In this paper we present for the first time a complete symbolic navigation system that performs goal-directed exploration to unfamiliar environments on a physical robot. We introduce a novel construct called the abstract map to link provided symbolic spatial information with observed symbolic information and actual places in the real world. Symbolic information is observed using a text recognition system that has been developed specifically for the application of reading door labels. In the study described in this paper, the robot was provided with a floor plan and a target room. The target room was specified with the room number, used both in the floor plan and on the door to the room. The robot autonomously navigated to the target room using its text recognition, abstract map, mapping, and path planning systems. The robot used the symbolic navigation system to determine an efficient path to the target room, and reached the goal in two different real-world environments. Simulation results show that the system reduces the time required to navigate to a goal when compared to random exploration.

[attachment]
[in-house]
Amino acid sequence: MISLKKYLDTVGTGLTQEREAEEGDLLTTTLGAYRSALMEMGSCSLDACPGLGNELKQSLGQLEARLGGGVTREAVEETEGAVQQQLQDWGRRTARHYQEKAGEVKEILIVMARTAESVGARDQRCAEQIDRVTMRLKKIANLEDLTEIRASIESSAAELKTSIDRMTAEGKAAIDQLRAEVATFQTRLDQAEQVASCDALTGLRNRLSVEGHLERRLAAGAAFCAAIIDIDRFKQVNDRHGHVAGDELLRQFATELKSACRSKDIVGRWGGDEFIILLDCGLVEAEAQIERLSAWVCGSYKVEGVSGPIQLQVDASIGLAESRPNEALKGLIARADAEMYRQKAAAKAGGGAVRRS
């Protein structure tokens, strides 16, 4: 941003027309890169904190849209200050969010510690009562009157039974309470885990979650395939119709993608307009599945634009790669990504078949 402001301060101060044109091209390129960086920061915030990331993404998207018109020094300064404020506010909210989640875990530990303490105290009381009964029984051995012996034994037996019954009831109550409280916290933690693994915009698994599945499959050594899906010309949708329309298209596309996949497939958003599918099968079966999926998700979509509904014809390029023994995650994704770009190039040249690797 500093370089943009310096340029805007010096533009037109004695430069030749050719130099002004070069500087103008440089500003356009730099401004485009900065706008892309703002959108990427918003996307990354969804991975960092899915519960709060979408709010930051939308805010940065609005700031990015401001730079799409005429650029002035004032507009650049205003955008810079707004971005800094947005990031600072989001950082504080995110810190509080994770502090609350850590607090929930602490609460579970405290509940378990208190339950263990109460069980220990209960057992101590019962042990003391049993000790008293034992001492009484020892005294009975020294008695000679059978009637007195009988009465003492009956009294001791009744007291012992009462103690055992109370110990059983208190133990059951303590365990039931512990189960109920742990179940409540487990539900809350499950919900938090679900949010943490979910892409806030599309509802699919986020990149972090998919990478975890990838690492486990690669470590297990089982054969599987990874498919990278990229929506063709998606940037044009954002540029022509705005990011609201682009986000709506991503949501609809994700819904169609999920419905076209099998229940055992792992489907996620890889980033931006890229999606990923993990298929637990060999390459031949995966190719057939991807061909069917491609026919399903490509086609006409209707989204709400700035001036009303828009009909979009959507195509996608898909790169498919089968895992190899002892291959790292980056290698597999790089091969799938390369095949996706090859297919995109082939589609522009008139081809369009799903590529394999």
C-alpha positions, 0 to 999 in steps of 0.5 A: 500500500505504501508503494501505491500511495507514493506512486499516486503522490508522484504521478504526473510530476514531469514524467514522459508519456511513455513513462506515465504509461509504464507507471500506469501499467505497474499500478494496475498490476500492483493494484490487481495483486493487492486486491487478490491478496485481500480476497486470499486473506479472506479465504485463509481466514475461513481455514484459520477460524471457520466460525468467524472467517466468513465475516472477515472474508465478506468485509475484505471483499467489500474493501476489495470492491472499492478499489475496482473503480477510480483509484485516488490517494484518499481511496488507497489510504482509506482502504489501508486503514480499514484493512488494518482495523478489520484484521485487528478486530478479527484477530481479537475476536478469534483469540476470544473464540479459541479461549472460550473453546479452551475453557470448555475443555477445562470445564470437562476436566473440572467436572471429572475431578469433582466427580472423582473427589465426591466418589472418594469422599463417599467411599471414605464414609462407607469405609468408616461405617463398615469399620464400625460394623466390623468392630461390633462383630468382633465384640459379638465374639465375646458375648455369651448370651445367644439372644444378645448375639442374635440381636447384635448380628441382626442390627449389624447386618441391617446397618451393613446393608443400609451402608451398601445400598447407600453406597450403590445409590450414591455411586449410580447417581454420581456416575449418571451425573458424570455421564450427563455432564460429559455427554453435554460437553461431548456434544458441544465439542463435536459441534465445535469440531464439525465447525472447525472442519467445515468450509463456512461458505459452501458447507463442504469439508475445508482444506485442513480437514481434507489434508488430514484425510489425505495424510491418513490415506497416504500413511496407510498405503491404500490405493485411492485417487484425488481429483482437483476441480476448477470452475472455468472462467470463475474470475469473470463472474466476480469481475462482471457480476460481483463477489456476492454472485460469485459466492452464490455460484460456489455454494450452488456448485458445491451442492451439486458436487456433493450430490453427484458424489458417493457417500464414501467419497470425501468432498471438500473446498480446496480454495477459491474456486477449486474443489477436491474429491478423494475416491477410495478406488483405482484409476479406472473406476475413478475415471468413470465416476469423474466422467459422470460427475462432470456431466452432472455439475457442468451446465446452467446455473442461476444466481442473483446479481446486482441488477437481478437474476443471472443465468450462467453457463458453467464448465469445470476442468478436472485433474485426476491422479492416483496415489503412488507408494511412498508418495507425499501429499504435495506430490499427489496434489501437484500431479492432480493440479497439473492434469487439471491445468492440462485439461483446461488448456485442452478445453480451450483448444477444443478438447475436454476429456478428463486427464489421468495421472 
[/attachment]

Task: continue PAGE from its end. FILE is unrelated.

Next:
Lam, Obadiah, Dayoub, Feras, Schulz, Ruth, & Corke, Peter (2014) Text recognition approaches for indoor robotics : a comparison. In 2014 Australasian Conference on Robotics and Automation, 2-4 December 2014, University of Melbourne, Melbourne, VIC.